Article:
How high-frequency traders benefit us all

By Felix Salmon
April 4, 2012
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File under “unexpected societal benefits of high frequency trading”: it’s doing wonders for building IT infrastructure. Sebastian Anthony and Jeff Hecht both have good overviews of the three — count ‘em — fiber-optic cables being laid deep below the arctic sea floor, all in a $1.5 billion attempt to shave 60 milliseconds, or less, off the amount of time it takes to get digital information from London to Tokyo.

None of this would be possible without global warming, of course:

Each cable will be laid by a pair of ships: an ice breaker that leads the way, and a cable ship. Until now it has been impossible to lay cables in the Arctic Ocean, but the retreat of the Arctic sea ice means that the Northwest Passage is now generally ice-free from August to October; a big enough window that cable can be laid fairly safely.

But global warming alone isn’t enough to make the economics make sense: standard cable ships aren’t rated for icy waters, so polar-rated ships have to be retrofitted for the job instead, at vast expense.

And yet three different companies have managed to make the economics work, even while offering only tiny decreases in latency: according to Arctic Fibre, the speed of the London-Tokyo connection is going to be reduced from 188ms to 168ms, a reduction of just 20ms.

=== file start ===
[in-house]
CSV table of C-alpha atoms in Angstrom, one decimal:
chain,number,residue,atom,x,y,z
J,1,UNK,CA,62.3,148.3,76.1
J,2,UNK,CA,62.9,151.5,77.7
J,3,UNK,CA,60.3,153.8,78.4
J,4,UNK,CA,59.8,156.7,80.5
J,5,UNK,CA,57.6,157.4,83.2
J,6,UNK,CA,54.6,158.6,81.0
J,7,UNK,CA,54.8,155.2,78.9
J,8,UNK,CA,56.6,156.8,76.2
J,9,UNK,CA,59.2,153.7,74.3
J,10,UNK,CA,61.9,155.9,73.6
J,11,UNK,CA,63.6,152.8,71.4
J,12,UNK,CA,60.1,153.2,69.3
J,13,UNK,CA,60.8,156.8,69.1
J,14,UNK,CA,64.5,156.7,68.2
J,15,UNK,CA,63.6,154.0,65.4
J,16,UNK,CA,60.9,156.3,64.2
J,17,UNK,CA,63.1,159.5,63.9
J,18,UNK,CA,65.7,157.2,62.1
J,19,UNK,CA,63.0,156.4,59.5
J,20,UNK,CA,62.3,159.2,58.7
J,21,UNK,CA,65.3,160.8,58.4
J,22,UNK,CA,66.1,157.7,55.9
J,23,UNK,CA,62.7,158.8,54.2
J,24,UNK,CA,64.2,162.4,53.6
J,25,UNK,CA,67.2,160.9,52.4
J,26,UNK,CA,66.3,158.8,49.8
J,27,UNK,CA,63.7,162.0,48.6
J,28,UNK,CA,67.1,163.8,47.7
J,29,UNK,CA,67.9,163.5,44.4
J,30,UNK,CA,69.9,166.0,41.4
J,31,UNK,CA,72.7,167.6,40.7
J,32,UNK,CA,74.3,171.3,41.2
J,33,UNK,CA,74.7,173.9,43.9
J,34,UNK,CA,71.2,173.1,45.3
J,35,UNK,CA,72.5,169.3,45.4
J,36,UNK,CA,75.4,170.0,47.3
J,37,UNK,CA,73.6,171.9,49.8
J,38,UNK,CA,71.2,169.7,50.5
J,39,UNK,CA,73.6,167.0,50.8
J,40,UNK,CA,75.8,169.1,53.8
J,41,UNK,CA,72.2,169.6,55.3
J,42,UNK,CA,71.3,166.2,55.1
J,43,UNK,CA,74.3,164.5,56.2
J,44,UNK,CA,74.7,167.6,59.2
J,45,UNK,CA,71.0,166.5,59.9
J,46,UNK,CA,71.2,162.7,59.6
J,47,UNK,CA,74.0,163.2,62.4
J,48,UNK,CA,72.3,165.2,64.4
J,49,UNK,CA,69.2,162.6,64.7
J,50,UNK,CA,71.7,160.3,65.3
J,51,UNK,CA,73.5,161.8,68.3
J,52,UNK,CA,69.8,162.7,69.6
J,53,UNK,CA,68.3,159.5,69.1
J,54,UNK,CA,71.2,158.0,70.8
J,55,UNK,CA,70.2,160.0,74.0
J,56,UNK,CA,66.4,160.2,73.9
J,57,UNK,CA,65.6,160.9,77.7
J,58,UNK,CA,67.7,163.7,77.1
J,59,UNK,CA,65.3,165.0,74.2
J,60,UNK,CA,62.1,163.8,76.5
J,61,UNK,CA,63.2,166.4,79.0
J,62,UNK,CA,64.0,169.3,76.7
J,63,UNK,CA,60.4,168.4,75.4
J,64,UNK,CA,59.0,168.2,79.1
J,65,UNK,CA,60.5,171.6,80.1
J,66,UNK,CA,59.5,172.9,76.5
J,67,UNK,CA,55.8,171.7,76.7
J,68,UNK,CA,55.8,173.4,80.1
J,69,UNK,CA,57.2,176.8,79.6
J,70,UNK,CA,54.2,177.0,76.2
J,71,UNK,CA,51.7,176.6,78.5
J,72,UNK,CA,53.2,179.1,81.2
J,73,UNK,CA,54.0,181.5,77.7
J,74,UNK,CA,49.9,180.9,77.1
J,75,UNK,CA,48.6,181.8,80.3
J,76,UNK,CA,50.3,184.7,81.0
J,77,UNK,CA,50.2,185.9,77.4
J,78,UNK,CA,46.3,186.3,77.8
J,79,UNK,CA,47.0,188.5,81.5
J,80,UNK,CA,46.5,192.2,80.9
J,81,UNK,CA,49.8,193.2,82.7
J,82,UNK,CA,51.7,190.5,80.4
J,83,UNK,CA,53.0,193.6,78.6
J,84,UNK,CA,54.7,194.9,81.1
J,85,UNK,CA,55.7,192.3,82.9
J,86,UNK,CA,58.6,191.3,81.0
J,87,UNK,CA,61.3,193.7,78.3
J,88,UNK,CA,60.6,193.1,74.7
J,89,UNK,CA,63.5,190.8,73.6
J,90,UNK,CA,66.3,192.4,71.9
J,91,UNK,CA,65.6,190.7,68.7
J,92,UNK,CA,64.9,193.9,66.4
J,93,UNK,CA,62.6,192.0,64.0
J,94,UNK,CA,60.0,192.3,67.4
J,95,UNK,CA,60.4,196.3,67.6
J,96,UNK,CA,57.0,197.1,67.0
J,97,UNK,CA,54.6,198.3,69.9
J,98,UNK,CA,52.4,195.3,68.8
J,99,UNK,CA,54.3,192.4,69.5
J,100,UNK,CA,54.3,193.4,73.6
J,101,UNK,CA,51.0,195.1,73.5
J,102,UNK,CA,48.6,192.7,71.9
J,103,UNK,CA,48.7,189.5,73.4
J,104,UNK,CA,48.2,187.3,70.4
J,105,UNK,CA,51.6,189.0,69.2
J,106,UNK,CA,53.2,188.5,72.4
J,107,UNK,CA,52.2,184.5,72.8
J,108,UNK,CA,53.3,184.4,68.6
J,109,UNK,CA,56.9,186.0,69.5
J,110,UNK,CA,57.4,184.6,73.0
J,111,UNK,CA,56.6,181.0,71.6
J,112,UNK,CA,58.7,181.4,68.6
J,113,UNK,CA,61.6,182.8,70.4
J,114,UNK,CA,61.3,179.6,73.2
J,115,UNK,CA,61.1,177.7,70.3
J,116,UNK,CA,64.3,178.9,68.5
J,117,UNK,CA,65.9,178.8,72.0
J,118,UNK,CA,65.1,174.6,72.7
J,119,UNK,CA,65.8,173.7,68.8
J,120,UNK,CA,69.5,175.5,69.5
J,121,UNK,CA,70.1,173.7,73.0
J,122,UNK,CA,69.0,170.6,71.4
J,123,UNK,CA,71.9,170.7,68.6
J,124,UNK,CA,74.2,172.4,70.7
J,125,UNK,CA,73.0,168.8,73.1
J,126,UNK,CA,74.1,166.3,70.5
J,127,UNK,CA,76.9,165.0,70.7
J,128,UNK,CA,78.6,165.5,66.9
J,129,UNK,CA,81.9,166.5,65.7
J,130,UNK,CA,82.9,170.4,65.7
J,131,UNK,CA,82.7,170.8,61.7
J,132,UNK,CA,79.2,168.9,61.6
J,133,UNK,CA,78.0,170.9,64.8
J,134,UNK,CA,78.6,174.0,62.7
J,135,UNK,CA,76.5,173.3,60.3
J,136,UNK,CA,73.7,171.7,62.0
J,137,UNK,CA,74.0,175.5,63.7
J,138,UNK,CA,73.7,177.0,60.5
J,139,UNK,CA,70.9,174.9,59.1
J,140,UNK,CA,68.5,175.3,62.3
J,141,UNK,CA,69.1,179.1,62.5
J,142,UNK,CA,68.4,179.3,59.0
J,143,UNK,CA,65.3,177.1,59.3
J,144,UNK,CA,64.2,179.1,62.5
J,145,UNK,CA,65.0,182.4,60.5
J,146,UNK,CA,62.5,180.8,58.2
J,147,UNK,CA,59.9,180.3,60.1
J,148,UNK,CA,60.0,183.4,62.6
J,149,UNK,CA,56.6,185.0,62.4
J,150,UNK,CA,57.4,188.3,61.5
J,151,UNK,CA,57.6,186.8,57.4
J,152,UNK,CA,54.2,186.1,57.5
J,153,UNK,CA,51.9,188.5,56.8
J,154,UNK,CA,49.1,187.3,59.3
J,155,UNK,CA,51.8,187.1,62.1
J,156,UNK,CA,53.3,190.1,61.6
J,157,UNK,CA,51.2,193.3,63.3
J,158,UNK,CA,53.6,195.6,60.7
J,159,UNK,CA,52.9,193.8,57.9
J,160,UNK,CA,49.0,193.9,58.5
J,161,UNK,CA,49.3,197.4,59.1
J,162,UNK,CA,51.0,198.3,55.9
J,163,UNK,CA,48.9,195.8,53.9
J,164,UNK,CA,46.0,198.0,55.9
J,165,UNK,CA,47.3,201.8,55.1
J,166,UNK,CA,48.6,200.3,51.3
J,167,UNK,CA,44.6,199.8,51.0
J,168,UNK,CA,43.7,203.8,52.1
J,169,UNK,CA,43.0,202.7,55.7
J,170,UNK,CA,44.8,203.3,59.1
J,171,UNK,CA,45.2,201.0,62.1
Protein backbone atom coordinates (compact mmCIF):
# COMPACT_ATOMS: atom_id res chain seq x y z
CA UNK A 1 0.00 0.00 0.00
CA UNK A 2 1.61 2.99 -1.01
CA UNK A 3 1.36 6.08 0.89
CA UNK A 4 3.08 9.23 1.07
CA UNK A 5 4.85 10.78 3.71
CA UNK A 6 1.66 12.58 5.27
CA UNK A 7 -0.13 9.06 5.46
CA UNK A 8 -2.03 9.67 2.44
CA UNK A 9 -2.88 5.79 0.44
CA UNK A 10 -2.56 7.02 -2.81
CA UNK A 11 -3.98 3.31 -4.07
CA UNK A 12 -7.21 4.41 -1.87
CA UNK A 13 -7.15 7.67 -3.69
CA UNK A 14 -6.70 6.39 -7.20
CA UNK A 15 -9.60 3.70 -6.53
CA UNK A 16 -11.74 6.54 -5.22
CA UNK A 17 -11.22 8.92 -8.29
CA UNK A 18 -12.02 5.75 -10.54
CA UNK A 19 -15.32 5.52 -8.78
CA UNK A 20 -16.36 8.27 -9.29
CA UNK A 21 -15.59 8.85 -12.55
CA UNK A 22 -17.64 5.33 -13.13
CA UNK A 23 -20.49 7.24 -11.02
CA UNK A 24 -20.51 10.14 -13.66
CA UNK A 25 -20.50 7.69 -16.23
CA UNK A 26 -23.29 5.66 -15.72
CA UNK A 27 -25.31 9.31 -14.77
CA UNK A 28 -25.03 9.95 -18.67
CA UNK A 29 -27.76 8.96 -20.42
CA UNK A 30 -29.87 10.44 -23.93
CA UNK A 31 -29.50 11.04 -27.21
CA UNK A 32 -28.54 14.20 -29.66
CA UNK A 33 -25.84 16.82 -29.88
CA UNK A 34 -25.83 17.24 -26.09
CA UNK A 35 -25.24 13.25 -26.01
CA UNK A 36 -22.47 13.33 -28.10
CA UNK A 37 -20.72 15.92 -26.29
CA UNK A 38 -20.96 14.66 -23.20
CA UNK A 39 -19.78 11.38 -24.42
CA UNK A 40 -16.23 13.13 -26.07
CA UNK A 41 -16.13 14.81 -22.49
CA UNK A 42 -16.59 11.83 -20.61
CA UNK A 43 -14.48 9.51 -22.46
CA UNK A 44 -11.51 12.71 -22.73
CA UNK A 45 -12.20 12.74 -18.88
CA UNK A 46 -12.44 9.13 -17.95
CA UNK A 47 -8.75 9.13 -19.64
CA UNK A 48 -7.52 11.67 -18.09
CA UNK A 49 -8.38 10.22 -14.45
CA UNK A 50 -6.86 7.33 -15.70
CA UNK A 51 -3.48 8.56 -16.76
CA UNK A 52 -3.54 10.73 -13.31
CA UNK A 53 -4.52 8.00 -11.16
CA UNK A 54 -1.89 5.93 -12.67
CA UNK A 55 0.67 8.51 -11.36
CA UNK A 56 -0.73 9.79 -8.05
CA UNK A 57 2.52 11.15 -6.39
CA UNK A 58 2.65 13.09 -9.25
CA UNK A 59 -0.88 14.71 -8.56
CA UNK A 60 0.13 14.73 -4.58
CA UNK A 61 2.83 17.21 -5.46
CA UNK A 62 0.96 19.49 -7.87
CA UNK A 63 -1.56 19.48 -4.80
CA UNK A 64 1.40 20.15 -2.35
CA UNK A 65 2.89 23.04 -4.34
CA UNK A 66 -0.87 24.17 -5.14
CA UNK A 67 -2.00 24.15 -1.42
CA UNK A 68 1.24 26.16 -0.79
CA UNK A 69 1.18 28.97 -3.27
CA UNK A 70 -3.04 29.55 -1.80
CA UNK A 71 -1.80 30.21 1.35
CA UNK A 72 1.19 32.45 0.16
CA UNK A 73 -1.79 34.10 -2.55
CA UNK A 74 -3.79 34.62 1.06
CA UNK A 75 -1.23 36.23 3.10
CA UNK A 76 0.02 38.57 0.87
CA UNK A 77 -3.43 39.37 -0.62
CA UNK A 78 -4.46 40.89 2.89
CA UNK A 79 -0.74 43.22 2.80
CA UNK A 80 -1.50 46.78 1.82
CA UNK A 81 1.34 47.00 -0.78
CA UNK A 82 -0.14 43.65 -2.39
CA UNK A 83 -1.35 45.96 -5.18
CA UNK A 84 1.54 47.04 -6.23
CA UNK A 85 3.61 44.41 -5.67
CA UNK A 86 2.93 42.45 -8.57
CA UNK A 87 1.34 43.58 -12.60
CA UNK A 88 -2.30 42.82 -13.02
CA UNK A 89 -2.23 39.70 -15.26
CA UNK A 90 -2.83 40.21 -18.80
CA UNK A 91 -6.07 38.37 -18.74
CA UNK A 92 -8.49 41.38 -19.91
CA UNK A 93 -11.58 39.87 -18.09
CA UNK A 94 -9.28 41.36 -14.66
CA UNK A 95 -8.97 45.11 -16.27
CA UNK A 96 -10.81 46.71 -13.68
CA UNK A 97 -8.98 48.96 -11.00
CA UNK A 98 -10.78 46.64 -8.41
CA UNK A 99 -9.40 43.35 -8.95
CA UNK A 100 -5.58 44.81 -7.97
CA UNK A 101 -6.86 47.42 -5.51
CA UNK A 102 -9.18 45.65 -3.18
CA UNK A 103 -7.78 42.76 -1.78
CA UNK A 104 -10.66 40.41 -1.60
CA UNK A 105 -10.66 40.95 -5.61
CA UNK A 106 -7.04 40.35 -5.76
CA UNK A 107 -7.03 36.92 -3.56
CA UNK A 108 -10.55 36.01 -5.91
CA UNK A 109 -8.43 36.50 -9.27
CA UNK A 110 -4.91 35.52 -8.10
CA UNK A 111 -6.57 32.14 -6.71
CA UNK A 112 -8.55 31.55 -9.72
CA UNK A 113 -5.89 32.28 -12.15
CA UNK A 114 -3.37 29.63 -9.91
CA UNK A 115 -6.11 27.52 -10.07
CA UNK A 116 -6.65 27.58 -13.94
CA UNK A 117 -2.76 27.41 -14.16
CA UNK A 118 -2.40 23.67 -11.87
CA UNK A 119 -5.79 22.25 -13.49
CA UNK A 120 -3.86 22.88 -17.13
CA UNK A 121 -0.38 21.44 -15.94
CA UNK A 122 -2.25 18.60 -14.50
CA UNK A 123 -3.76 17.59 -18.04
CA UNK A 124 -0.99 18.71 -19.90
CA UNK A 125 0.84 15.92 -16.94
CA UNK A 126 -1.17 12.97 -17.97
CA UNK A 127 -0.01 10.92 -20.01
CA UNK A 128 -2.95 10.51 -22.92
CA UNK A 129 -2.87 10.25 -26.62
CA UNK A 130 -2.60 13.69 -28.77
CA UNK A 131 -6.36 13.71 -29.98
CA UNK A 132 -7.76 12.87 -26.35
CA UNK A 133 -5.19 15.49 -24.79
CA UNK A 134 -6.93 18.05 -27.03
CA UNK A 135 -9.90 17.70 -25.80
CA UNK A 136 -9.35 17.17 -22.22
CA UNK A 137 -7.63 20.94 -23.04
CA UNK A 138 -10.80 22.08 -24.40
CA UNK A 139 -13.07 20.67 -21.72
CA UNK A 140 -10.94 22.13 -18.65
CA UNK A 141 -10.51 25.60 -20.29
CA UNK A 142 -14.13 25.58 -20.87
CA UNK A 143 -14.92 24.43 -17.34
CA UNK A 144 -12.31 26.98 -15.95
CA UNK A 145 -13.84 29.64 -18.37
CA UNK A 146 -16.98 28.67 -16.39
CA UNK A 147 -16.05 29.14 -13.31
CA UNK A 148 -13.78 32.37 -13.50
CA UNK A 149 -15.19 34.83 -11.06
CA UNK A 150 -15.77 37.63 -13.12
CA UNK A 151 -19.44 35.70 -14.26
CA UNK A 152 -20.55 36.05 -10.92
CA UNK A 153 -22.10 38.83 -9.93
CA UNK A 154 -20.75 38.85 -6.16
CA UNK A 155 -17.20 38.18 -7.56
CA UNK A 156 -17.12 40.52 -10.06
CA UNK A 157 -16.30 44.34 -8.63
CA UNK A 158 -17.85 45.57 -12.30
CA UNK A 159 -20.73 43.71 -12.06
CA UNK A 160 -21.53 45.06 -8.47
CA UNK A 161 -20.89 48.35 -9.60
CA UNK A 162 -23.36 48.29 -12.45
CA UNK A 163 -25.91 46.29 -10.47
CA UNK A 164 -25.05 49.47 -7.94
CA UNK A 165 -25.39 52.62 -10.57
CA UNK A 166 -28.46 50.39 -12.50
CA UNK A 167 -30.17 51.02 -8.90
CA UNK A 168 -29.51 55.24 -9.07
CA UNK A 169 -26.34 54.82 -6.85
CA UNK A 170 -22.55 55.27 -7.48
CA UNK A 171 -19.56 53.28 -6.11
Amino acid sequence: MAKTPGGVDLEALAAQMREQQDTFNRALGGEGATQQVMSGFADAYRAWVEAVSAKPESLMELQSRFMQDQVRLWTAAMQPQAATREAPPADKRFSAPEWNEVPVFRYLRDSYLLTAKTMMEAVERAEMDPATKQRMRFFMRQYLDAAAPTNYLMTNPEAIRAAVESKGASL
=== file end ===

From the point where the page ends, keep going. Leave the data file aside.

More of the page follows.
Everybody will benefit from these cables, not least because they will bypass the current “choke points” in the Middle East and in the Luzon Strait between the Philippine and South China seas. But most of us are unwilling to pay for insurance against a ship dragging an anchor in an inopportune location. High-frequency traders, on the other hand, are willing to pay a lot.

The leaders of the project will need to persuade telecommunications companies to buy a piece of the capacity created by the cable. Telecom companies will make that decision largely based on demand from financial companies.

“What we’ve seen is just because you have a diverse path does not mean that you can necessarily sell that capacity for much more than the current market price,” Mauldin said.

I’m a little bit unclear on exactly how these cables are financed, and what the mechanism is whereby telecommunications companies sell ultra-fast connections to financial-services companies. But clearly it’s advanced and predictable enough that the economics make perfect sense for more than one player.

It’s lucky, then, that laying cable under the arctic makes a key financial connection noticeably faster. That cable would serve a very valuable purpose even if was a little bit slower than current connections — but in that event, no one would have any incentive to lay it. Are there any examples of people spending a lot of money to lay big fat pipes which are slower than what already exists but which simply expand the total amount of bandwidth available? I suspect the economics in that case would be much more difficult.

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